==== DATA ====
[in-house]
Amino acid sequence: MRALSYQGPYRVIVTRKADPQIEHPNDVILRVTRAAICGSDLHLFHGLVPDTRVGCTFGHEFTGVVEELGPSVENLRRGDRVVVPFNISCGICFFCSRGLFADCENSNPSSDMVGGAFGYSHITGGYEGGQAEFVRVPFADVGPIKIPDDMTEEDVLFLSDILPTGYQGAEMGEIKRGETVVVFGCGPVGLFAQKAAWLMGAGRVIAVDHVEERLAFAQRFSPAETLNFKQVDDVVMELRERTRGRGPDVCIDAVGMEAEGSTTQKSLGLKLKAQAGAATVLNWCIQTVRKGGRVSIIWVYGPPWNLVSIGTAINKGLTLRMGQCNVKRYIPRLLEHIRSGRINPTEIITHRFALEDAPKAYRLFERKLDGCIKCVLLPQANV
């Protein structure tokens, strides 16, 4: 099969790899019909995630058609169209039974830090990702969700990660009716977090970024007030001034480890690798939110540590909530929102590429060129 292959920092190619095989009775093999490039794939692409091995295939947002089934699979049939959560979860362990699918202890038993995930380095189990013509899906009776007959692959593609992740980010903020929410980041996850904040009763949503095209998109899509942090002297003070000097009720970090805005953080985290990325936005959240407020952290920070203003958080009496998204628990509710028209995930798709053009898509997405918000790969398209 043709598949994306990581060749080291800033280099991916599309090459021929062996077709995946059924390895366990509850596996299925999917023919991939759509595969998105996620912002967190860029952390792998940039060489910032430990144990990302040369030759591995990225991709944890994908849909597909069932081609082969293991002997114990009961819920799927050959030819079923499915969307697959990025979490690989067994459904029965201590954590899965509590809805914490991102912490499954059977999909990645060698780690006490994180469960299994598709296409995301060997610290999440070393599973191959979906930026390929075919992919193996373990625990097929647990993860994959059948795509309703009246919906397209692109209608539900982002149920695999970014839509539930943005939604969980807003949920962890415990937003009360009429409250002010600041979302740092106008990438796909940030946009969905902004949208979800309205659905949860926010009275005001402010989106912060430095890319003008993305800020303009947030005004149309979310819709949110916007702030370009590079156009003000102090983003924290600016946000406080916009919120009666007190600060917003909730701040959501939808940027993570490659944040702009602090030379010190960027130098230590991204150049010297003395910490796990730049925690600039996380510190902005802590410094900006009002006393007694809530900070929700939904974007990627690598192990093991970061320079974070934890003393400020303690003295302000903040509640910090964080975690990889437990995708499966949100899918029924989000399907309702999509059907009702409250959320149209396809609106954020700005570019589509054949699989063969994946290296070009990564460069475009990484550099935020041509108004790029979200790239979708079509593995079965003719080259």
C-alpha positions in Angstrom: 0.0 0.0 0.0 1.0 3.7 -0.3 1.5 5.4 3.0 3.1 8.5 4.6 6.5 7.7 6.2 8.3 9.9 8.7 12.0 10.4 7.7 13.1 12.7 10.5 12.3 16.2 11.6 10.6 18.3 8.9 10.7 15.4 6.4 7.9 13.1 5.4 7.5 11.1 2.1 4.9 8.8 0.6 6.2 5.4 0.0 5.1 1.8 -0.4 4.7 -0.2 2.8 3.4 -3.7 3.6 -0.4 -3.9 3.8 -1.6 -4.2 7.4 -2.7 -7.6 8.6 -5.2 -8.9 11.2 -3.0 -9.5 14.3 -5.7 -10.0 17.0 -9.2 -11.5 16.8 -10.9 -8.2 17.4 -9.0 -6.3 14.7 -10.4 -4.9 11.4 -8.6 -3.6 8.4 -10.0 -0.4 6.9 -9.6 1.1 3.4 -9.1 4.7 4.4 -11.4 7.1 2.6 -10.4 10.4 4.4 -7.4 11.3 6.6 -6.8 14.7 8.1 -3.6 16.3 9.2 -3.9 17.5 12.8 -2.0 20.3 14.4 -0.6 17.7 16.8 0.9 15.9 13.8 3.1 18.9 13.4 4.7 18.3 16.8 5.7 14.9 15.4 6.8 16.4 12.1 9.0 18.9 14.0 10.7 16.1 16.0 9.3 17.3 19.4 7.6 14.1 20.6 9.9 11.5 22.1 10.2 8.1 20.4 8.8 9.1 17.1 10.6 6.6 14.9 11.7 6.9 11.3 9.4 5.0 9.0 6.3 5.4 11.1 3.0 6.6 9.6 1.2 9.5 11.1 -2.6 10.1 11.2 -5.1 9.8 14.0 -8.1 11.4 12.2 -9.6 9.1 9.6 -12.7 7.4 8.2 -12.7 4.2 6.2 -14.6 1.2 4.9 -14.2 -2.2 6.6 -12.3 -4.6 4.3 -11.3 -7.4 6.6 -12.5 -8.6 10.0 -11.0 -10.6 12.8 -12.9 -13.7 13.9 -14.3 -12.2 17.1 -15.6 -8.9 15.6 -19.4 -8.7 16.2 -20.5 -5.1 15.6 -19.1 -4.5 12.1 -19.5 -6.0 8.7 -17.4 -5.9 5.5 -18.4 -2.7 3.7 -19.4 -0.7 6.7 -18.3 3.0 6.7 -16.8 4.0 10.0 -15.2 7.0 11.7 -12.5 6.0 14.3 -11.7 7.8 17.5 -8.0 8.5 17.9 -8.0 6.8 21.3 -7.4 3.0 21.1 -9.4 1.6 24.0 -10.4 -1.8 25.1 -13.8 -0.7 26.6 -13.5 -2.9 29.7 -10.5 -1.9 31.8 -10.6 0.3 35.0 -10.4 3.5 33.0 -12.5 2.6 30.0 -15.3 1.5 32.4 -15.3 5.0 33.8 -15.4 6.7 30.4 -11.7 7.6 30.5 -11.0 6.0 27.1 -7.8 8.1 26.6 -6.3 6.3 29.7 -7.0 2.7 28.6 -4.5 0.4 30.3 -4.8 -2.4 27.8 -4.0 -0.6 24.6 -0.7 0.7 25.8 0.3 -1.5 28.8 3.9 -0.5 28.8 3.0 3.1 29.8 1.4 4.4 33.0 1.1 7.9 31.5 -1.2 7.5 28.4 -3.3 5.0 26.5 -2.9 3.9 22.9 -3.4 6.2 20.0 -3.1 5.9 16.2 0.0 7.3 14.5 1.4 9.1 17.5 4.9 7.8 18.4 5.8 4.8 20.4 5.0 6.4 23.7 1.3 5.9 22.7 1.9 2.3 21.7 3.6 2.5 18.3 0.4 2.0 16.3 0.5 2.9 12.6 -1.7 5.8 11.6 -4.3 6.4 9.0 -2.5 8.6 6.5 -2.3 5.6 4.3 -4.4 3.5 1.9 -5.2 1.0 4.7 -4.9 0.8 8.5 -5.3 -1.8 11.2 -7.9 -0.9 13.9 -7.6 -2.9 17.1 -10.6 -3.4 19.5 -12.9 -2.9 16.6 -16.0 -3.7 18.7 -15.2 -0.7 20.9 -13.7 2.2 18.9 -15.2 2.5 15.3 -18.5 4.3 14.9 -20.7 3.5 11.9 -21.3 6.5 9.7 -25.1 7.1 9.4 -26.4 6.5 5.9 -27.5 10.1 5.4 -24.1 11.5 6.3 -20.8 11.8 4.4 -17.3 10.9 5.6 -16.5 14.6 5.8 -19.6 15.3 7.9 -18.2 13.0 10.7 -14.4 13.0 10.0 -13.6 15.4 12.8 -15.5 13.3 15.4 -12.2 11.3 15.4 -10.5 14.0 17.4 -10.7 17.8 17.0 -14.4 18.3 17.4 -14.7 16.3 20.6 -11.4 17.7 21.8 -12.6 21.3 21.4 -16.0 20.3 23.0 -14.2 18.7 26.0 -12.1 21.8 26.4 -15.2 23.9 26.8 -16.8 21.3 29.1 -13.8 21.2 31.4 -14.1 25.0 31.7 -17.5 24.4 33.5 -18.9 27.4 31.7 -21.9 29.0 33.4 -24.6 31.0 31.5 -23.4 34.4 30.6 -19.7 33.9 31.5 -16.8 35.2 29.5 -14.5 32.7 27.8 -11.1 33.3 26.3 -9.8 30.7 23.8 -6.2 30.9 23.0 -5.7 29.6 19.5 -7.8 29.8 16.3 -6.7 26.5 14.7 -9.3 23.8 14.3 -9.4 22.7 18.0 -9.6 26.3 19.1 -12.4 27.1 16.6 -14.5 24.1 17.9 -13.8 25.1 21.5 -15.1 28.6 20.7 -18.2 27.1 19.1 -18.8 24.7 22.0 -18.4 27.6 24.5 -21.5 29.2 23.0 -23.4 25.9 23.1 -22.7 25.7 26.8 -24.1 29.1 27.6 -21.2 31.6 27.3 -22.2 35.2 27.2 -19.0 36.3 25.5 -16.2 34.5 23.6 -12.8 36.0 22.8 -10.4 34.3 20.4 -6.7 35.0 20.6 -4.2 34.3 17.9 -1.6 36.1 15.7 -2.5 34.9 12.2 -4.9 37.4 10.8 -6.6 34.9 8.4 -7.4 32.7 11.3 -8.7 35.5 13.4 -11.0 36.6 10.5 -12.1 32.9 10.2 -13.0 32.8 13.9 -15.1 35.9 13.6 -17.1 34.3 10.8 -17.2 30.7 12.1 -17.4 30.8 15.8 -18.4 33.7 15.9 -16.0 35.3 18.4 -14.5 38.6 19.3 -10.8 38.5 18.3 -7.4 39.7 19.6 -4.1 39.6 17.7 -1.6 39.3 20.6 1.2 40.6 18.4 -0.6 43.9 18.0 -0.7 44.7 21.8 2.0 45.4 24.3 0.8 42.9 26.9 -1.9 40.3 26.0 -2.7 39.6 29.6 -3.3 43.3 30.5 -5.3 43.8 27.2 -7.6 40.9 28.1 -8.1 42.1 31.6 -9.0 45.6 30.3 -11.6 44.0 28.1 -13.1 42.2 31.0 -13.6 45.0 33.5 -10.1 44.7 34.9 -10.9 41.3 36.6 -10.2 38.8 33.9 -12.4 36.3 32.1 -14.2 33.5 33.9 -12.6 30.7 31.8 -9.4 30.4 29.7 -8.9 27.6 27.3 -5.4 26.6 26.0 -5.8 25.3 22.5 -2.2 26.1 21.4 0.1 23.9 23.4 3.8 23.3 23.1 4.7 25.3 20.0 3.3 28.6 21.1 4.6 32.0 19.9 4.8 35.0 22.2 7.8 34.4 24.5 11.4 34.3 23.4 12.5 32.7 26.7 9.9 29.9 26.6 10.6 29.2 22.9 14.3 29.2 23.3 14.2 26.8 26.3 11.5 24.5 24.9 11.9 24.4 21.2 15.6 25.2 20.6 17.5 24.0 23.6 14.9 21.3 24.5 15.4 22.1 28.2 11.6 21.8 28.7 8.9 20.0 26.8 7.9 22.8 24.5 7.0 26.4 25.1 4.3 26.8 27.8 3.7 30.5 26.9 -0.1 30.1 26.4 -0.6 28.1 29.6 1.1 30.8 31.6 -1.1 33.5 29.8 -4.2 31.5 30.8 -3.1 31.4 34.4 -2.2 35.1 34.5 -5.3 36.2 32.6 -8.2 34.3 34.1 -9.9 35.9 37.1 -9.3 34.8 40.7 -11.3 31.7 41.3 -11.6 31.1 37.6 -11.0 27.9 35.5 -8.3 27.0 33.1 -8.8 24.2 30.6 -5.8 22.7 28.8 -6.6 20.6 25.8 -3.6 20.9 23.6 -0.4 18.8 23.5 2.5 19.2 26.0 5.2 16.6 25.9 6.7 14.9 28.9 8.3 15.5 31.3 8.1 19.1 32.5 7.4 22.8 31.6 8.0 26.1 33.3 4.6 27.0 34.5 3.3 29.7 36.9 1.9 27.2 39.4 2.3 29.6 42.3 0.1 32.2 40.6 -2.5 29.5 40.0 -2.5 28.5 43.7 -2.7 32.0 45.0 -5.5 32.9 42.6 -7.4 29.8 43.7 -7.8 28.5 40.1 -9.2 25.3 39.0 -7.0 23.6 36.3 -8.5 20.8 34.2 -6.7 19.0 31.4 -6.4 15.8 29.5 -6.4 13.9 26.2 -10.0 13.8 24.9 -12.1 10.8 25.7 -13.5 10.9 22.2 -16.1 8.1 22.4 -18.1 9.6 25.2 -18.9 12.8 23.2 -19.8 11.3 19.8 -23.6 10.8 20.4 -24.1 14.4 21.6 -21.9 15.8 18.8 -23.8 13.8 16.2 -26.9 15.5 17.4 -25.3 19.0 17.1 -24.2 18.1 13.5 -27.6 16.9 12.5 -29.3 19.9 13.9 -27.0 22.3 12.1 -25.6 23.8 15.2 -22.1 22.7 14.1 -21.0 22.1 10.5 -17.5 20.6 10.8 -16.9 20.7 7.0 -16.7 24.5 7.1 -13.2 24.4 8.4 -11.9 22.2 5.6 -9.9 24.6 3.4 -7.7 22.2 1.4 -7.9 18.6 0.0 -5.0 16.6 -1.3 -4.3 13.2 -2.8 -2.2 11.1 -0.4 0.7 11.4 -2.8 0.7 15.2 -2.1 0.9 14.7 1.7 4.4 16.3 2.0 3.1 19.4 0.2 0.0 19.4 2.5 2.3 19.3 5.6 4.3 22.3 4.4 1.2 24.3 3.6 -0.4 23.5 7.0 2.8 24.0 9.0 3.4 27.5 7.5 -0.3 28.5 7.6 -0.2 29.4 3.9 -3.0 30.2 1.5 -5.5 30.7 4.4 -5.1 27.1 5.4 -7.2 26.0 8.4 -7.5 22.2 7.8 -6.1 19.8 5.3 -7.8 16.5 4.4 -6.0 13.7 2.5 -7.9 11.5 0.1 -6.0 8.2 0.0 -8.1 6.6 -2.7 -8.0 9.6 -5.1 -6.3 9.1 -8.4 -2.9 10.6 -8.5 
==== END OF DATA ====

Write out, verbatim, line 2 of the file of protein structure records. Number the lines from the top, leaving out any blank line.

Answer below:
Amino acid sequence: MRALSYQGPYRVIVTRKADPQIEHPNDVILRVTRAAICGSDLHLFHGLVPDTRVGCTFGHEFTGVVEELGPSVENLRRGDRVVVPFNISCGICFFCSRGLFADCENSNPSSDMVGGAFGYSHITGGYEGGQAEFVRVPFADVGPIKIPDDMTEEDVLFLSDILPTGYQGAEMGEIKRGETVVVFGCGPVGLFAQKAAWLMGAGRVIAVDHVEERLAFAQRFSPAETLNFKQVDDVVMELRERTRGRGPDVCIDAVGMEAEGSTTQKSLGLKLKAQAGAATVLNWCIQTVRKGGRVSIIWVYGPPWNLVSIGTAINKGLTLRMGQCNVKRYIPRLLEHIRSGRINPTEIITHRFALEDAPKAYRLFERKLDGCIKCVLLPQANV